By Sally Dale
1.Therefore 2, Glasgow
Hosted by the Glasgow-based arthouse Cryptic, Therefore 2 is an immersive audio-visual experience combining sculpture, video projection and live music. Each of the event’s three evenings are centred around a different musical performance which transforms everyday objects and symbols into a series of sonic sculptures. In one, Afghan hounds are curiously paired with domestic appliances to produce sound and inspire accompanying visuals.
CCA, Glasgow, June 2-4
2. Spitalfields Festival, London
Opera, folk, jazz, early music, choral and contemporary styles collide at this year’s Spitalfields festival, which embraces more unconventional venues than ever. Highlights include Depart – a circus-singing fusion in a deconsecrated graveyard; a concert from the Multi-story Orchestra at the V&A Museum of Childhood; intimate recitals of contemporary music in hidden corners of Spitalfields; eerie new music from former Radio 3 presenters; and a new take on Vivaldi from Anna Meredith and her illustrator sister Eleanor.
Venues around Spitalfields, London, June 2-26
3. Middlesex Voice, London
Part of FitzFest, an annual community music festival held by the London district of Fizrovia, Middlesex Voice is a stirring soundscape devised by electronic musician Scanner (Robin Rimbaud) using memories from people that worked, trained and were treated at the Old Middlesex Hospital, woven into a musical sound installation. The event will take place at the newly restored Fitzrovia Chapel – the only surviving part of the Old Middlesex Hospital – and includes improvisation by various artists working in shifts that mirror the original shift patterns of the hospital employees.
Fitzrovia Chapel, London, June 8
4. Aldeburgh Festival, Suffolk, England
A seventeen-day celebration of music staged in venues across Benjamin Britten’s east-coast hometown, this year’s Aldeburgh Festival offers a range of eclectic musical installations with circus, birds and pianos at its heart. Highlights include Illuminations (also involving circus); an outdoor performance of Les Catalogues d’Oiseux in a nature reserve from pianist Pierre Laurent Aimard; and a new immersive performance from Solomon’s Knot featuring a soundscape by sound artist Mira Calix.
Venues around Aldeburgh, Suffolk, June 10-26
5. North Sea Radio Orchestra, London
Camden music venue The Forge plays host to the critically acclaimed nine-piece North Sea Radio Orchestra. Performing the music of their member Craig Fortnam, the group fuses Romantic music and later twentieth-century forms, as well as bridging contemporary classical music, British folk music, poetry and art rock.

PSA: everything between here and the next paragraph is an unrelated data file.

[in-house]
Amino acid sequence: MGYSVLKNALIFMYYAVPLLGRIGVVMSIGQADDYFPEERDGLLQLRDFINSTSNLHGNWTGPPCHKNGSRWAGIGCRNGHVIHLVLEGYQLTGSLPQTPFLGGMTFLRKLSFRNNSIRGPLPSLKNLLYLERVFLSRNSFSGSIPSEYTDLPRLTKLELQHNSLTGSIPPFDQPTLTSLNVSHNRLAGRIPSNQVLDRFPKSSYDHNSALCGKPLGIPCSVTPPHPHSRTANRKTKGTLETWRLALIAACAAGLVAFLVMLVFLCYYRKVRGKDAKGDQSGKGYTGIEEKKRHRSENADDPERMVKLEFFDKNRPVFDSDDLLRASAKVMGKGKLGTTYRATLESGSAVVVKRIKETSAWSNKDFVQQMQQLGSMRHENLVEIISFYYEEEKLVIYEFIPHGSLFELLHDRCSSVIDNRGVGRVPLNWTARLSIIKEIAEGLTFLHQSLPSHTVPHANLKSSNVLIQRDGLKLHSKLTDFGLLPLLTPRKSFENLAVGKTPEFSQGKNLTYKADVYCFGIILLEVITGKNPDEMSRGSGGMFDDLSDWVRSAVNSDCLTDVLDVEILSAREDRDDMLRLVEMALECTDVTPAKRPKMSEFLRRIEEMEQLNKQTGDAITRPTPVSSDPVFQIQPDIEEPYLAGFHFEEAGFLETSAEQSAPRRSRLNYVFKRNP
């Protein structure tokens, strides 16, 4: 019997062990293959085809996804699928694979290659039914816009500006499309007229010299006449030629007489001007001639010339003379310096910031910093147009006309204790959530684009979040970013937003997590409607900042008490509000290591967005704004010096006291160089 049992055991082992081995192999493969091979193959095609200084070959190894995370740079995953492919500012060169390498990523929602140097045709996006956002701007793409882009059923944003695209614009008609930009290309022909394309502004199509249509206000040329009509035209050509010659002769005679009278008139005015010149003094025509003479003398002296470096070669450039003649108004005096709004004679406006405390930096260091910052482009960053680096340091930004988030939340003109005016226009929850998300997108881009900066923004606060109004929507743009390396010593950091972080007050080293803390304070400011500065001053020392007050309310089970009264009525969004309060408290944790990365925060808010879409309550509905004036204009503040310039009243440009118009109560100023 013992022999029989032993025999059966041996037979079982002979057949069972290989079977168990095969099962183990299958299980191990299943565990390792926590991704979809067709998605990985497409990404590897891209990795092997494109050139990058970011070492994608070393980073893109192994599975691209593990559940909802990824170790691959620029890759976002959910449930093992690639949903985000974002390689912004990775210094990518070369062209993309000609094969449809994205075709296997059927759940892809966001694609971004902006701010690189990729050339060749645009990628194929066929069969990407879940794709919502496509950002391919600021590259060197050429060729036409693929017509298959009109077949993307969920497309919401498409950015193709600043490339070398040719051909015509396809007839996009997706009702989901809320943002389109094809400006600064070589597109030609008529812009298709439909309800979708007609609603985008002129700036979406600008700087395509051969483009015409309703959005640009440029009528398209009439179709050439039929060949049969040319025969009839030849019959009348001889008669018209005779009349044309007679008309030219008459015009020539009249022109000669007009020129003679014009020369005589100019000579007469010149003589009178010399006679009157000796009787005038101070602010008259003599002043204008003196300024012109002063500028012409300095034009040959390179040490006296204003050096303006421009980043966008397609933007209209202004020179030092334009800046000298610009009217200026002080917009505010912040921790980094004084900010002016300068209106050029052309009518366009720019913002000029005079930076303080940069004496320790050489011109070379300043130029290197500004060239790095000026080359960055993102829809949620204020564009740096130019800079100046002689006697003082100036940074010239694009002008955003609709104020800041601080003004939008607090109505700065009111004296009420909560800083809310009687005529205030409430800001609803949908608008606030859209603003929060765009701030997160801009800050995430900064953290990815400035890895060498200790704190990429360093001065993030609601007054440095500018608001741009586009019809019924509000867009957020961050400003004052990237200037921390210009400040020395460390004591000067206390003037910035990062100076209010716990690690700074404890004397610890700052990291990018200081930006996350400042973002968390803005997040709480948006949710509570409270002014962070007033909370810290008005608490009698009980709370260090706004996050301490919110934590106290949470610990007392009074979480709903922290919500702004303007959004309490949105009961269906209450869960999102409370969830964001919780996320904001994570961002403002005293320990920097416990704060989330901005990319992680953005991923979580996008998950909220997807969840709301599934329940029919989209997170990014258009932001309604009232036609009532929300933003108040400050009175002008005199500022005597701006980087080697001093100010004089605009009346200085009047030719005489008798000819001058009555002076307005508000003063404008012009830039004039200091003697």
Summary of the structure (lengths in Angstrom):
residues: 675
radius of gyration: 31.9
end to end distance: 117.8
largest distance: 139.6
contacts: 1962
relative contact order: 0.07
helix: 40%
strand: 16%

The Forge, Camden, London, June 12
6. The World Encompassed, Manchester
This journey in sound from contemporary composer Orlando Gough charts Drake’s epic journey of 1577, which took him to Morocco, the Cape Verde Islands, Brazil, Argentina, Patagonia, Chile, Mexico, California, Java, then round the Cape of Good Hope, Sierra Leone and finally to Plymouth in September 1580. The piece, performed by the viol consort Fretwork, is accompanied by a narrator and draws upon the music of the 16th century.
RNCM, Manchester, June 14
7. The Last Post, Orkney Island, Scotland
This new concert/installation is based on the letters of Second World War soldier Dennis Marshall to his fiancée and memorialises the veterans of the First and Second World Wars. Part of Orkney’s St Magnus International Festival, it takes place in the Ness Battery, a military compound on the outskirts of Stromness.
Ness Battery, Orkney, Scotland, June 19
8. Deep Minimalism, London
A celebration of music that takes its time, Deep Minimalism invites you to bring a cushion and enjoy a moment of calm. This weekend-long festival explores a series of contemplative pieces, collated in conjunction with Southbank artist-in-residence, Oliver Coates. Highlights include Shiva Feshareki performing on turntables alongside two live orchestras, and music by Pauline Oliveros, performed with rocks especially sourced from the Suffolk coastlines.
St John’s Smith Square, London, June 24-26
9. The Rattler, London
The Mahogany Opera group present The Rattler – a new interactive retelling of Rumpelstiltskin designed for families in which folk-infused music is interwoven with puppetry and storytelling. Each multi-sensory performance begins with a series of music and craft activities and a colourful pageant which bring the age-old fairy tale to life. Suitable for ages 7+.
Watford Palace Theatre, June 25
10. Brahms and the Gypsy, England
Brahms’s work is interwoven with Klezmer and Hungarian music, placing it in the context of the gritty tavern music that the composer loved to hear. It is performed by the ZRI quintet (named after the ‘Zum Roten Igel’ or Red Hedgehog Tavern, where Brahms went to hear gypsy musicians in Vienna), and is part of the Beaminster Festival in Dorset – a week long celebration of music and arts.
Dorset, June 29